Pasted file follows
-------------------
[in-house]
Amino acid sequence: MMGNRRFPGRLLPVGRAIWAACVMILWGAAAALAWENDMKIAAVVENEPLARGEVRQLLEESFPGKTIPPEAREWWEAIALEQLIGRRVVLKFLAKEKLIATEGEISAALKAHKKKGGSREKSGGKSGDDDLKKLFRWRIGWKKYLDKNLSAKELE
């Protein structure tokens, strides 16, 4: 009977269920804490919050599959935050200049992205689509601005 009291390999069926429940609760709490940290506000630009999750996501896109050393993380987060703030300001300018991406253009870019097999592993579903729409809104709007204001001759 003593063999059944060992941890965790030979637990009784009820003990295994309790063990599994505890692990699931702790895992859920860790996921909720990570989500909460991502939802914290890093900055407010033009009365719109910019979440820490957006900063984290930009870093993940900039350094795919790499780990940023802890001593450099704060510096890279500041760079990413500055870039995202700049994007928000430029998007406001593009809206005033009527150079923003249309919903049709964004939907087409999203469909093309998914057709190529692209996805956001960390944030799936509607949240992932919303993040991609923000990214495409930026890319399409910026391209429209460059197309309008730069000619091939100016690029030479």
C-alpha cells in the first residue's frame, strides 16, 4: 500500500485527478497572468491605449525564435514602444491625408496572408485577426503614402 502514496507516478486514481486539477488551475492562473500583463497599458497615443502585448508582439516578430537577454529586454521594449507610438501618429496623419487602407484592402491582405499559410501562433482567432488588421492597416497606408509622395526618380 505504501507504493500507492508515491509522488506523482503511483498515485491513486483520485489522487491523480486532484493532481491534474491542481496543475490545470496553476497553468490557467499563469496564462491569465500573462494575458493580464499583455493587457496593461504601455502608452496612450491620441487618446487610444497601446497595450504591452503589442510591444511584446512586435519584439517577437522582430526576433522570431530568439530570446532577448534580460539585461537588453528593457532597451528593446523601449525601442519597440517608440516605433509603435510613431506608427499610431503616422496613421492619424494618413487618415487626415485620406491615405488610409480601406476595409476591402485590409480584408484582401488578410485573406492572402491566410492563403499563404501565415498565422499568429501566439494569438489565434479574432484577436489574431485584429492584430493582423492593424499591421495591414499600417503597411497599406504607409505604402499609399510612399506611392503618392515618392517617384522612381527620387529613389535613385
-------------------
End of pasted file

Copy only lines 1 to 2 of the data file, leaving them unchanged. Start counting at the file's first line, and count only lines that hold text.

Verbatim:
[in-house]
Amino acid sequence: MMGNRRFPGRLLPVGRAIWAACVMILWGAAAALAWENDMKIAAVVENEPLARGEVRQLLEESFPGKTIPPEAREWWEAIALEQLIGRRVVLKFLAKEKLIATEGEISAALKAHKKKGGSREKSGGKSGDDDLKKLFRWRIGWKKYLDKNLSAKELE